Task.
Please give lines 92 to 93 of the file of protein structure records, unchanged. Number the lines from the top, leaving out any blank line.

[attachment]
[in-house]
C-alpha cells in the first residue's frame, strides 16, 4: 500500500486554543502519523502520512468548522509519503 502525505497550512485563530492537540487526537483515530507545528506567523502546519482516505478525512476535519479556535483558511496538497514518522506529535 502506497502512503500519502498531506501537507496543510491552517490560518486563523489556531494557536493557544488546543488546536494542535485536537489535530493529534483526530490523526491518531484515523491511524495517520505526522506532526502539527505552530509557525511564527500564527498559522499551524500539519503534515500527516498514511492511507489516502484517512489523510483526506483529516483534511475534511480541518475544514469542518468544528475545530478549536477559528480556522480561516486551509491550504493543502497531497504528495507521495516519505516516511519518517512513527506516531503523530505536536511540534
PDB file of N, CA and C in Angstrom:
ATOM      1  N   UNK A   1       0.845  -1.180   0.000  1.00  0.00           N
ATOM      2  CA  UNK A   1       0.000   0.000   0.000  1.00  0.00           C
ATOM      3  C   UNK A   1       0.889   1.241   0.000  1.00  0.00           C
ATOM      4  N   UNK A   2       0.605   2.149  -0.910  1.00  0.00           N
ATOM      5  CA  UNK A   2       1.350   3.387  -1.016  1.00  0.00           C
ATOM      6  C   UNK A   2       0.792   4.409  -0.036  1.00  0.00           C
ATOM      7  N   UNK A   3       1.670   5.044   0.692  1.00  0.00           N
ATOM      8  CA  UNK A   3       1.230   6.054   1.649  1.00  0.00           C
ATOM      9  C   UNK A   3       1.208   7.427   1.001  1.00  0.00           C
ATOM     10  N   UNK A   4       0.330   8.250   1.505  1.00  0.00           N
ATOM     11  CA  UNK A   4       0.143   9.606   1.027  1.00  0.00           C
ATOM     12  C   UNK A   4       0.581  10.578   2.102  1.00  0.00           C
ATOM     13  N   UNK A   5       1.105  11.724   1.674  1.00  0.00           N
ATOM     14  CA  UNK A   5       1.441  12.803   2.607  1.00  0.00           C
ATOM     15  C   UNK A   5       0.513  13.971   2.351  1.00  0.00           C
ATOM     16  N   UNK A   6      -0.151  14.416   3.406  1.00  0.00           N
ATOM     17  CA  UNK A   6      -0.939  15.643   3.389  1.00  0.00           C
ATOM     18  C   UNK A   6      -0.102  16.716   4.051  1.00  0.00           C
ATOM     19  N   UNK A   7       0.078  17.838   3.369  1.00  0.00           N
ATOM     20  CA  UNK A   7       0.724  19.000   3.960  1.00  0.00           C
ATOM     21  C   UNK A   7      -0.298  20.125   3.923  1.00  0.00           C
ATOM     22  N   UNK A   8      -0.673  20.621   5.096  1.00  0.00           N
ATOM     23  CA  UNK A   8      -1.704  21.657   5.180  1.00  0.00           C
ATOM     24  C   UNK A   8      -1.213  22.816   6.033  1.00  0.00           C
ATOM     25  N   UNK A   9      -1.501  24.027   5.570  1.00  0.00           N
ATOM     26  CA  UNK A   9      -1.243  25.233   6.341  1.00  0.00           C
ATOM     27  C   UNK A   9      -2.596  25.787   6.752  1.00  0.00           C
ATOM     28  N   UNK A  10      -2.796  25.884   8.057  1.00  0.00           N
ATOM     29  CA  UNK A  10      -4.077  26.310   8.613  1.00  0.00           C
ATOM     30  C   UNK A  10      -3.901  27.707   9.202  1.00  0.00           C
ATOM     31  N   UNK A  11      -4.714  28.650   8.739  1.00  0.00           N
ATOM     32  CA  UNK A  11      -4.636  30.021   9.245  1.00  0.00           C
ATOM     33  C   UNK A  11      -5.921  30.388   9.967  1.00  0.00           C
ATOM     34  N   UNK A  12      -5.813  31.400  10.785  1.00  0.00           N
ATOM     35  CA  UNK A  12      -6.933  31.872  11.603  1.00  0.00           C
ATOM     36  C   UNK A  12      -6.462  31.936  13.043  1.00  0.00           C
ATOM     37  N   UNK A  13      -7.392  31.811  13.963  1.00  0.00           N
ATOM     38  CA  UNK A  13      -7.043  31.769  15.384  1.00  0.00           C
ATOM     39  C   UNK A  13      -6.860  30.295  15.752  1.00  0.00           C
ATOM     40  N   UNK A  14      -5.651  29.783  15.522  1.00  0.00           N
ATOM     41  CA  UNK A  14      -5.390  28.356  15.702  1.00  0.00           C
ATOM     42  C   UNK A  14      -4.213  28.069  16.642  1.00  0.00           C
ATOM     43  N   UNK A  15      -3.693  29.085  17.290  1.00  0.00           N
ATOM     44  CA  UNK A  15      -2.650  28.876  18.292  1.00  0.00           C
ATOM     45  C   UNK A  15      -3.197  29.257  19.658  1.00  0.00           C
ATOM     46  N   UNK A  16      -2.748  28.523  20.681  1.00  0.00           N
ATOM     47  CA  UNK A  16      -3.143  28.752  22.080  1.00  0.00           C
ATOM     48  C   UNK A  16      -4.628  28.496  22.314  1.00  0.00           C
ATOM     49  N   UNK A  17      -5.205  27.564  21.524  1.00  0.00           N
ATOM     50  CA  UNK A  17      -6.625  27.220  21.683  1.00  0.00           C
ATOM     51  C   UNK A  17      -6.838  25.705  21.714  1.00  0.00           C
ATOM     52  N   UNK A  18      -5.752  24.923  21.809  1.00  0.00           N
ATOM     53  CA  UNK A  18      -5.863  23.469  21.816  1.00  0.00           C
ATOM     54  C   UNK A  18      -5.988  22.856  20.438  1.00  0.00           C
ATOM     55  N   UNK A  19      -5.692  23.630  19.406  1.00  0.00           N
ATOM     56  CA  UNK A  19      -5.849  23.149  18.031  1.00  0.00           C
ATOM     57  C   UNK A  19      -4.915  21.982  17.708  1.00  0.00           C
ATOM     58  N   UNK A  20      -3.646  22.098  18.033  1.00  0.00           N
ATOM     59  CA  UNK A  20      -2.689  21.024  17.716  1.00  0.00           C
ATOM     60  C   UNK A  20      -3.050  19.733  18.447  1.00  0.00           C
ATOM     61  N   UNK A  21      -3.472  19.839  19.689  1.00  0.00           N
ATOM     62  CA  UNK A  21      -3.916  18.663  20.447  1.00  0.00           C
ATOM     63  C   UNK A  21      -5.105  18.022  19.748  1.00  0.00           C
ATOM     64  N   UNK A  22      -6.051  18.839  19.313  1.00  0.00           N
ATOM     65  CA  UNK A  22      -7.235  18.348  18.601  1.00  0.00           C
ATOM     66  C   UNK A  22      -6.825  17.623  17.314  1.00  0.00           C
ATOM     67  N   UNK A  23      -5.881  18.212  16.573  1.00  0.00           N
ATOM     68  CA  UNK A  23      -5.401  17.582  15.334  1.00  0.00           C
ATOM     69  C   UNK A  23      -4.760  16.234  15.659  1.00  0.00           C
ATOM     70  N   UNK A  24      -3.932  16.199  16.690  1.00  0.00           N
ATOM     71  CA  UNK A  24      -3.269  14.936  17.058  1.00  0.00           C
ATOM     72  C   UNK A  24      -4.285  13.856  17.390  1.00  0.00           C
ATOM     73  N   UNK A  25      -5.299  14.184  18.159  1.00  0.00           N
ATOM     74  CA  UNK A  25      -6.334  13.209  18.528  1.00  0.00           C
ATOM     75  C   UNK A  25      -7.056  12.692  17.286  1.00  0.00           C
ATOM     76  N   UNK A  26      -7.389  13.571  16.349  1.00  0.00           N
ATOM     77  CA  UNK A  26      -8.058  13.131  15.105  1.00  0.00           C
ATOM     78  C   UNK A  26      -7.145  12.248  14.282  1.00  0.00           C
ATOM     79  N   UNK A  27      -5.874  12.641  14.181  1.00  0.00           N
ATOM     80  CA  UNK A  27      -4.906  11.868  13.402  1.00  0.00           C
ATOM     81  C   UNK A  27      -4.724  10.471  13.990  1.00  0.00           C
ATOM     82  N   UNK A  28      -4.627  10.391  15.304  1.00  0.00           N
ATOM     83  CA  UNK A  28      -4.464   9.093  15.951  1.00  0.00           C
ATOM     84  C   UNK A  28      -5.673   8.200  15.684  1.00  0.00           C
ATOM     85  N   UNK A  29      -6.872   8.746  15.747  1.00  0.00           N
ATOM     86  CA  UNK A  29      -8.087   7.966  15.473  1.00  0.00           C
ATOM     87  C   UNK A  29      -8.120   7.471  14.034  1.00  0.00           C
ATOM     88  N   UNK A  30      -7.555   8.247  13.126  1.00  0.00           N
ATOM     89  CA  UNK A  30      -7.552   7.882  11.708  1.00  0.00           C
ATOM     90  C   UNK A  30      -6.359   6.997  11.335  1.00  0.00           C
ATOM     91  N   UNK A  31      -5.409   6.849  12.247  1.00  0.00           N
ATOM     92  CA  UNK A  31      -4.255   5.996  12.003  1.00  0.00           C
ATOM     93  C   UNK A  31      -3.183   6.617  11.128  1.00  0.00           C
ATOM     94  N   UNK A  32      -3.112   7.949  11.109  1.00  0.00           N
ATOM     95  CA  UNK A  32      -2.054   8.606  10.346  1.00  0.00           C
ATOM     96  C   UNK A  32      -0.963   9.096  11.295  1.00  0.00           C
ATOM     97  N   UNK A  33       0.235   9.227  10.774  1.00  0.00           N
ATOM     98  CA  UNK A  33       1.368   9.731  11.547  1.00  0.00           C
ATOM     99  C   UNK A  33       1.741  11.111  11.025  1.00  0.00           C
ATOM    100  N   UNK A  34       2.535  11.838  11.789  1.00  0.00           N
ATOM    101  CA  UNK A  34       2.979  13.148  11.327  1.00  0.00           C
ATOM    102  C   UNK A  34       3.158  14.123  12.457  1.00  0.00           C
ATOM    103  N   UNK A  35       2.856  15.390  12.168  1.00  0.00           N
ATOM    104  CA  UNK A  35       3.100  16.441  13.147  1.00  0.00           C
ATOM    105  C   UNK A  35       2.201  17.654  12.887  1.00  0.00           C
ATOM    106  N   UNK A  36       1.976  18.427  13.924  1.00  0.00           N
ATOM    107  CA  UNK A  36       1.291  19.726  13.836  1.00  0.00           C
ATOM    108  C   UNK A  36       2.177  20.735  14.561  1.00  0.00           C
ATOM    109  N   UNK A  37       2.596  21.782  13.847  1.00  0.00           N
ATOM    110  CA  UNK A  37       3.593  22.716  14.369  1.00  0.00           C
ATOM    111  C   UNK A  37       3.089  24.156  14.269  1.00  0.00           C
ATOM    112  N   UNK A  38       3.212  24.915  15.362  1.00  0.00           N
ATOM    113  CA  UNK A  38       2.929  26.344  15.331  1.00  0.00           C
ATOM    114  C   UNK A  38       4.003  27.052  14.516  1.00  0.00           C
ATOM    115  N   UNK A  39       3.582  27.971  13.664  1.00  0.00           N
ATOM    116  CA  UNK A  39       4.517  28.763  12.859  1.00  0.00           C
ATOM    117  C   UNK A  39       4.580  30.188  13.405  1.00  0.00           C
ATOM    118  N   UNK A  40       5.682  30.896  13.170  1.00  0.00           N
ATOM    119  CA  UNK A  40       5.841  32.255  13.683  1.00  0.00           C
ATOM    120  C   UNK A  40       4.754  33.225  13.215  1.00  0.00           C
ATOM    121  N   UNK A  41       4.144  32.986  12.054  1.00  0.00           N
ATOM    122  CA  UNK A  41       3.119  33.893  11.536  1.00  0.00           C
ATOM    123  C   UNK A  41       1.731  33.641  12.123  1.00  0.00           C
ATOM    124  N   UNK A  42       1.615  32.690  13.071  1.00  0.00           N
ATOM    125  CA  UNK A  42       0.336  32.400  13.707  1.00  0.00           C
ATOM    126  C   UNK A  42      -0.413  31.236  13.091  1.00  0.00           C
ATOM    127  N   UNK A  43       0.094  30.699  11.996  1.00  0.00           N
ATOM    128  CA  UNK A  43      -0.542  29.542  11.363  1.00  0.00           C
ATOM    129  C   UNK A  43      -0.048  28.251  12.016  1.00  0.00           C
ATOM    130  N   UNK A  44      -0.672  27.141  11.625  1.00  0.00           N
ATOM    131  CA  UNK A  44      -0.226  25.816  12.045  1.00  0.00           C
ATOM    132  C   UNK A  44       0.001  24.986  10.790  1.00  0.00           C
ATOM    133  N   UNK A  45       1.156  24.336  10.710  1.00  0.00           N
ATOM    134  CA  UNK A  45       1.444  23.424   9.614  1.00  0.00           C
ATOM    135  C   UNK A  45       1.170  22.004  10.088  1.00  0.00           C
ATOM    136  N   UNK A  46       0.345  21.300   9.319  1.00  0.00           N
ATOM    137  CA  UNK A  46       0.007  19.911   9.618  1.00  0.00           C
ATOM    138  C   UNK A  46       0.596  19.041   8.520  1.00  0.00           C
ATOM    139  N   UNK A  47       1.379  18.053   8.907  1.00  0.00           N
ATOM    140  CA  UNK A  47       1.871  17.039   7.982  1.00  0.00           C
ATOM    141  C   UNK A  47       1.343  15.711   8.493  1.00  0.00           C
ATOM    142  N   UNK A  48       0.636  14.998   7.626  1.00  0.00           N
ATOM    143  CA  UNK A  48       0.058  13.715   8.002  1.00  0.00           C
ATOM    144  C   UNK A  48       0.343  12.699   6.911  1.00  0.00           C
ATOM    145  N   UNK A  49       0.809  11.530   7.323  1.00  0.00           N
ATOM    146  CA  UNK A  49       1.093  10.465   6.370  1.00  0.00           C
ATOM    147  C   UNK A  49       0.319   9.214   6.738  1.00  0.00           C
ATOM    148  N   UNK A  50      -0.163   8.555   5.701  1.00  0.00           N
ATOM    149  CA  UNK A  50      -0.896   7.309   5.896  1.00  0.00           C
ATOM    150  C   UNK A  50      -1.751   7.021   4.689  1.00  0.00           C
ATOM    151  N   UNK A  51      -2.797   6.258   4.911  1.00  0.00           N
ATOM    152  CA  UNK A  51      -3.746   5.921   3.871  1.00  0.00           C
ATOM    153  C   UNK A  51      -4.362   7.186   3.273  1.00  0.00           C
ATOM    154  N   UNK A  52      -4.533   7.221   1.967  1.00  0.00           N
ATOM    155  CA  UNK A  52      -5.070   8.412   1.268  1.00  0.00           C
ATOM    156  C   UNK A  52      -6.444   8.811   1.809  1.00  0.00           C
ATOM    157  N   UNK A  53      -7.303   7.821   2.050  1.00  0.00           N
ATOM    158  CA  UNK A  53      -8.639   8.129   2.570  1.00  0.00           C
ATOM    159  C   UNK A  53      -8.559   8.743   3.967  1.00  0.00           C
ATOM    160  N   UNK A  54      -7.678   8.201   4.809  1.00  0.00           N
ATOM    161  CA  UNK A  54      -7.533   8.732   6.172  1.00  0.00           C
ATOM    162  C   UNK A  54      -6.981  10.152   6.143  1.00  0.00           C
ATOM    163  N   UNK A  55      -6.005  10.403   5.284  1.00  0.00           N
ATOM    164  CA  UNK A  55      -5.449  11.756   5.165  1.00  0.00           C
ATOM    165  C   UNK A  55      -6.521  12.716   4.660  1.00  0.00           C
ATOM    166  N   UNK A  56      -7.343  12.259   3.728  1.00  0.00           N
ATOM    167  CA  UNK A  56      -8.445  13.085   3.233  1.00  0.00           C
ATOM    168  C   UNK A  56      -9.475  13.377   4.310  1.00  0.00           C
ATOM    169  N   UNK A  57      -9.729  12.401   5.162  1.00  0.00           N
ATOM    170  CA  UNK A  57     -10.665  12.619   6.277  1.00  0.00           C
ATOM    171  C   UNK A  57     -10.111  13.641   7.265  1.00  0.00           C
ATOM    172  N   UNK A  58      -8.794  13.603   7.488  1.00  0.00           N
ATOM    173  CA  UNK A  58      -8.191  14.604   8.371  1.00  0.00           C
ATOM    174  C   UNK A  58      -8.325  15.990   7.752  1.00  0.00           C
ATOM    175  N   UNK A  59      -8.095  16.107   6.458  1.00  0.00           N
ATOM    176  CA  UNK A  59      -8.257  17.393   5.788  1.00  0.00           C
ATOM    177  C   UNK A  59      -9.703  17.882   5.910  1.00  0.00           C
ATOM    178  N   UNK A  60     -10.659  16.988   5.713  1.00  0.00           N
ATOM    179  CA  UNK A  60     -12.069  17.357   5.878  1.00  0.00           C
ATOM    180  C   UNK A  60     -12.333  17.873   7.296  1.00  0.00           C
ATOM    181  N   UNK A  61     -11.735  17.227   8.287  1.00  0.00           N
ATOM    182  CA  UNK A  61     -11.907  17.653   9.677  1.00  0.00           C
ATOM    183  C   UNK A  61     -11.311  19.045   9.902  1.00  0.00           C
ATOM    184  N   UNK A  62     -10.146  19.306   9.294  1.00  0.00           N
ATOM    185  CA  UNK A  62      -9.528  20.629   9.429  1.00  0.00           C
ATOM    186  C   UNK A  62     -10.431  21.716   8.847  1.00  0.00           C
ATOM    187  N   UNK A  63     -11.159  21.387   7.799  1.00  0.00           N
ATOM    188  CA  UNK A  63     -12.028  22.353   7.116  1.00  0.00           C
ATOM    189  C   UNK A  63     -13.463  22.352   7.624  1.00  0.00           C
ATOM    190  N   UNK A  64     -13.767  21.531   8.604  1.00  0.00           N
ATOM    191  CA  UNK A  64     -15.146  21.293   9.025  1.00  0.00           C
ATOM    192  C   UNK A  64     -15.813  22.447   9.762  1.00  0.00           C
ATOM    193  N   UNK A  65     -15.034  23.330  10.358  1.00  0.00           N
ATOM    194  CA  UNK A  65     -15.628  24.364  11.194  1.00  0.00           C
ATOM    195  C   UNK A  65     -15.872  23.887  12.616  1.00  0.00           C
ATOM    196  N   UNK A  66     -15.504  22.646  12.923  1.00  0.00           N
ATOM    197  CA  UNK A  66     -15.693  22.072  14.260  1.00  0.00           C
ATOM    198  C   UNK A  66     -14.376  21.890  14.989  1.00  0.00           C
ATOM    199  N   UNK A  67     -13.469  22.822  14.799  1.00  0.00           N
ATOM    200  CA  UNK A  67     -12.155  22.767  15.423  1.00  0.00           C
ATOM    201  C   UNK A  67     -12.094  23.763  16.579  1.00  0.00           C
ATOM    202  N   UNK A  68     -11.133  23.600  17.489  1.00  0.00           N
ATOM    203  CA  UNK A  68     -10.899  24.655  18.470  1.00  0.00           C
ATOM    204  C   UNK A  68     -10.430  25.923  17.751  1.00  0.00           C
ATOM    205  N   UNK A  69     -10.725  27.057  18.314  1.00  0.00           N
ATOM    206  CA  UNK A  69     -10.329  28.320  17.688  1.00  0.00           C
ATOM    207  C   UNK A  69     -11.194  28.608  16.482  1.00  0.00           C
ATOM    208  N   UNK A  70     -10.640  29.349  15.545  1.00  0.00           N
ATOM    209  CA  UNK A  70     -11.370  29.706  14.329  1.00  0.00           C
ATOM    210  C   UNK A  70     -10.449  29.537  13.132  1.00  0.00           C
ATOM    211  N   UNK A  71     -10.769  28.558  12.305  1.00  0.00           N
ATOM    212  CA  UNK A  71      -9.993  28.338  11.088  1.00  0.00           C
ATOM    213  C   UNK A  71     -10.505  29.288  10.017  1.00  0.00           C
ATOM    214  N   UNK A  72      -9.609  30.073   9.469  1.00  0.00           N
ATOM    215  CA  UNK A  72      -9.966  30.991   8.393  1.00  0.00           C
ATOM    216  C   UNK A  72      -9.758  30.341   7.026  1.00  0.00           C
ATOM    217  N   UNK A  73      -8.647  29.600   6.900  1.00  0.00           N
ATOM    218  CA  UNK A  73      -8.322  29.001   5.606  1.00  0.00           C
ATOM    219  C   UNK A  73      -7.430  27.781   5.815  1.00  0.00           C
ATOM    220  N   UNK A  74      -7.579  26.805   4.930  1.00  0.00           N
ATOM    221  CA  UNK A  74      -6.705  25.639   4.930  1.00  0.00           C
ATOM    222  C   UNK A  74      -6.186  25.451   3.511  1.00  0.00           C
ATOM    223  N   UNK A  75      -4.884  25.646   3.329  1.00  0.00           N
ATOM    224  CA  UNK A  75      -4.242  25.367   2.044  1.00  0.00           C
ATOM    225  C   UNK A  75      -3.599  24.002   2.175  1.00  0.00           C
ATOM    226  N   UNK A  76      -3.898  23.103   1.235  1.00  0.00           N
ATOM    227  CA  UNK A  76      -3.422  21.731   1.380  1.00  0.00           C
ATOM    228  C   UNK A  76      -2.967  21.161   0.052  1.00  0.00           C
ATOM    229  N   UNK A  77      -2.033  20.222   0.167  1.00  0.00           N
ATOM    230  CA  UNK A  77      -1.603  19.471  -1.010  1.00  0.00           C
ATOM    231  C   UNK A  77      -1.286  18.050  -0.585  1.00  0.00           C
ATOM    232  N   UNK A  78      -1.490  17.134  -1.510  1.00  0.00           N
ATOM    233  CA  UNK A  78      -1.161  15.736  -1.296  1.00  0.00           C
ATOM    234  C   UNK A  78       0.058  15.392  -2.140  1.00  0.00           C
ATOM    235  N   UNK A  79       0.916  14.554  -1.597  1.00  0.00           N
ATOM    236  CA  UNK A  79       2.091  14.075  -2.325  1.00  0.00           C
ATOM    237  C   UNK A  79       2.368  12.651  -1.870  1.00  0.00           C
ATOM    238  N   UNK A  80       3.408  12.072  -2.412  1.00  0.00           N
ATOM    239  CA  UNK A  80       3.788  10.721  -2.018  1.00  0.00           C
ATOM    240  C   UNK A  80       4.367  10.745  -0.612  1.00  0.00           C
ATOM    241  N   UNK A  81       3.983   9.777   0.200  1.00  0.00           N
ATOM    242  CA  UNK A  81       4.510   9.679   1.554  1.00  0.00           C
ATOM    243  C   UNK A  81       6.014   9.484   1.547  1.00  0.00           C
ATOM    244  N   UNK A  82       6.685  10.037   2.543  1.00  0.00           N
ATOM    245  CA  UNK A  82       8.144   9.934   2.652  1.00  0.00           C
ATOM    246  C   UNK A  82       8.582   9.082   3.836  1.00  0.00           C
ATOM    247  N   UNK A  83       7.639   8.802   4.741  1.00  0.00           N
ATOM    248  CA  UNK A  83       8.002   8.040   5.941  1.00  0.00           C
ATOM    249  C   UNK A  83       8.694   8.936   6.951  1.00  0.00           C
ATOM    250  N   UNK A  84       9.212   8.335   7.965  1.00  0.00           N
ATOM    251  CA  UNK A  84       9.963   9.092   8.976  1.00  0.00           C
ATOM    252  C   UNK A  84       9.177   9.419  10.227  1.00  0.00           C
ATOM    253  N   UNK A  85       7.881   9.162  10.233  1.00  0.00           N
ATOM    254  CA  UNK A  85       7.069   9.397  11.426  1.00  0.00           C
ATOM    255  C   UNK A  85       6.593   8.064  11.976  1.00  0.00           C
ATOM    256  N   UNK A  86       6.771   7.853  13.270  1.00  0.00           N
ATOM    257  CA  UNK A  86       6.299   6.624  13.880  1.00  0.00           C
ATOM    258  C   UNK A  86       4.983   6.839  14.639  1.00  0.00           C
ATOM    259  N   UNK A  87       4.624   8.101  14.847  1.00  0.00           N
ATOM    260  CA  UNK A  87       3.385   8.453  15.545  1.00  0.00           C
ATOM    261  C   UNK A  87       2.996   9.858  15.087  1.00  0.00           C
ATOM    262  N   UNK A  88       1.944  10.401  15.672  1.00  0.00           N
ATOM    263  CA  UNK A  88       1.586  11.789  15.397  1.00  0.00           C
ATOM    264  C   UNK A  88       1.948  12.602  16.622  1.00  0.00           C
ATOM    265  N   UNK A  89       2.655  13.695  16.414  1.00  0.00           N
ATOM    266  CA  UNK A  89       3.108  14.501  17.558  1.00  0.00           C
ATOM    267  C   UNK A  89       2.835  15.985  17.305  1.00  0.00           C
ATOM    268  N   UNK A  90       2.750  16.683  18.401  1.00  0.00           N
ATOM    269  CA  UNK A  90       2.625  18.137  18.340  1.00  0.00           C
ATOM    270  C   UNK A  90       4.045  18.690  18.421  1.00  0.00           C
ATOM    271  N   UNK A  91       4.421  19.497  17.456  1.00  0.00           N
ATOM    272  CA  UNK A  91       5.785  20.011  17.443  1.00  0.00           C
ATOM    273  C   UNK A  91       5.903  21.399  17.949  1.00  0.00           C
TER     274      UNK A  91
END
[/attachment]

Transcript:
ATOM     89  CA  UNK A  30      -7.552   7.882  11.708  1.00  0.00           C
ATOM     90  C   UNK A  30      -6.359   6.997  11.335  1.00  0.00           C